That last bit is both “well duh, expansions = interest” and “but Crucible was just for vets” pondering.
The biggest criticism around Crucible was that it did not contain a real ‘seller’ feature that would make headlines and draw in new players. The lack of Pandas, many suggested, is only going to retain existing players, rather than bring in those oh-so-important newbies.
Now certainly one week of data, especially the week right after an expansion, is not a clear indicator that Crucible ‘worked’ and that EVE is back to its growing ways. On the other hand, how many ‘dying’ MMOs return to near-peak levels in their time, expansion or not? Come panda-time, is WoW going to hit 12m+ ‘subscribers’? (better question, will WoW have half that pre-Pandas?). When EQ2 releases an update, do they, even in the first week, return to peak levels? The answer is, of course, no.
As for bringing in new players with a panda-like gimmick, I don’t believe EVE needs that right now. There are plenty of under-developed systems already in the game. ‘Fixing’ factional warfare would do more for the game than adding another half-baked system on top. Hell, even fleshing out what Incarna started, while not of high importance to bittervets, would be a better move at this point than something totally brand new.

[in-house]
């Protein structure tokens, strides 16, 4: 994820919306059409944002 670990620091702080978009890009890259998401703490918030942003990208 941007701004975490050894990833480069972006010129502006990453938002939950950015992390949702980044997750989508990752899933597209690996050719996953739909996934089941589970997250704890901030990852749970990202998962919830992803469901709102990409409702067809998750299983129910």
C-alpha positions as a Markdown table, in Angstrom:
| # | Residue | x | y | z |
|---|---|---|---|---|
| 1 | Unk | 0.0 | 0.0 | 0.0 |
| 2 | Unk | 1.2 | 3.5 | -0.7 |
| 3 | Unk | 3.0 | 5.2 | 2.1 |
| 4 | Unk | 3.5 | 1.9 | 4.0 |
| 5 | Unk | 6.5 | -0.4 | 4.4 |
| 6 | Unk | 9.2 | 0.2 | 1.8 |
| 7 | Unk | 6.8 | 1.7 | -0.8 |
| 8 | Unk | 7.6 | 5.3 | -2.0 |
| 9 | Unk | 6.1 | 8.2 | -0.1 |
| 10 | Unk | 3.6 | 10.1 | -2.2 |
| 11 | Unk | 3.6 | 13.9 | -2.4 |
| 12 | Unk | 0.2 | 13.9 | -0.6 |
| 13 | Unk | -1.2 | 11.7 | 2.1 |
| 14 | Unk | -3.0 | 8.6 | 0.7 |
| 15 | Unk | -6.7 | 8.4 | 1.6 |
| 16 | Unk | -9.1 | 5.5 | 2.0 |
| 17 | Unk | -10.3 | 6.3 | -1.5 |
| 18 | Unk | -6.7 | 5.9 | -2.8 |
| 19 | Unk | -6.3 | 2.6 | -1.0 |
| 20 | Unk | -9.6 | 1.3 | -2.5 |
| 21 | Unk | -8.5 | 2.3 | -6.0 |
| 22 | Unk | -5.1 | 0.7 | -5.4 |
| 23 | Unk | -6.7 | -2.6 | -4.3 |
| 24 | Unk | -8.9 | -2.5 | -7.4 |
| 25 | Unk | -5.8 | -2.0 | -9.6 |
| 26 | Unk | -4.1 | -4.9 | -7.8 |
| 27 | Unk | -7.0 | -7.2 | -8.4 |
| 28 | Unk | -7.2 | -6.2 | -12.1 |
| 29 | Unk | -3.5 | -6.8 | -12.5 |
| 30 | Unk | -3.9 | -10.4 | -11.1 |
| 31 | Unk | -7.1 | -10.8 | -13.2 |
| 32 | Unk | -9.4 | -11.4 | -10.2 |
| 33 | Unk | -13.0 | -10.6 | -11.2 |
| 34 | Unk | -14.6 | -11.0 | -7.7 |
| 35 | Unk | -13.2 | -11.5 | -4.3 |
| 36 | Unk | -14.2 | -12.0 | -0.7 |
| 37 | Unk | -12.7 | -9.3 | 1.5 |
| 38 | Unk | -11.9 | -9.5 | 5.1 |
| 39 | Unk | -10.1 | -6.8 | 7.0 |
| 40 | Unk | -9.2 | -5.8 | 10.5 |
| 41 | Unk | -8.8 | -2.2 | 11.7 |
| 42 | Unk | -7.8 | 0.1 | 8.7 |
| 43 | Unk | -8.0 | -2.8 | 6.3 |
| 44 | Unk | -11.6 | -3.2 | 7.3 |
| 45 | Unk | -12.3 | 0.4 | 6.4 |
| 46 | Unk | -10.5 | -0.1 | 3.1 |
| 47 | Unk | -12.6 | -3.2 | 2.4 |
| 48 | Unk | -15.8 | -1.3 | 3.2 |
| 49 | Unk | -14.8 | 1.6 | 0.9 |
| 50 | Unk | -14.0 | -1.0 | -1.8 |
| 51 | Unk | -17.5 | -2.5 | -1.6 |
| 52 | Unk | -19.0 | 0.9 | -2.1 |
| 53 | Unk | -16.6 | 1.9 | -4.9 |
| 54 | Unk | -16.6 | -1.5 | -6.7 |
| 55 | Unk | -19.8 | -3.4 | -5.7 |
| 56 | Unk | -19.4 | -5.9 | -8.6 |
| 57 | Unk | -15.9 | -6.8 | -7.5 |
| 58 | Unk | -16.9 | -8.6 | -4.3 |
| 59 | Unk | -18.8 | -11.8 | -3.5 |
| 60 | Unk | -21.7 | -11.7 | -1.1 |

Which is not to suggest that CCP should be done adding stuff to EVE. Hell no. New ships, new game systems, new PvE and PvP ventures; all of that is good stuff, especially in EVE given how the game just expands rather than shifts. It’s just that at this moment, and for the expansion after Crucible, I believe more good would come of fixing what is there than leaving it be and adding on something new.
While fixes might not make headlines on news sites, they do make players happy, and happy players attract other players looking to join in. And once there, they, and those who brought them, end up sticking around for a while. Some a very, very long while.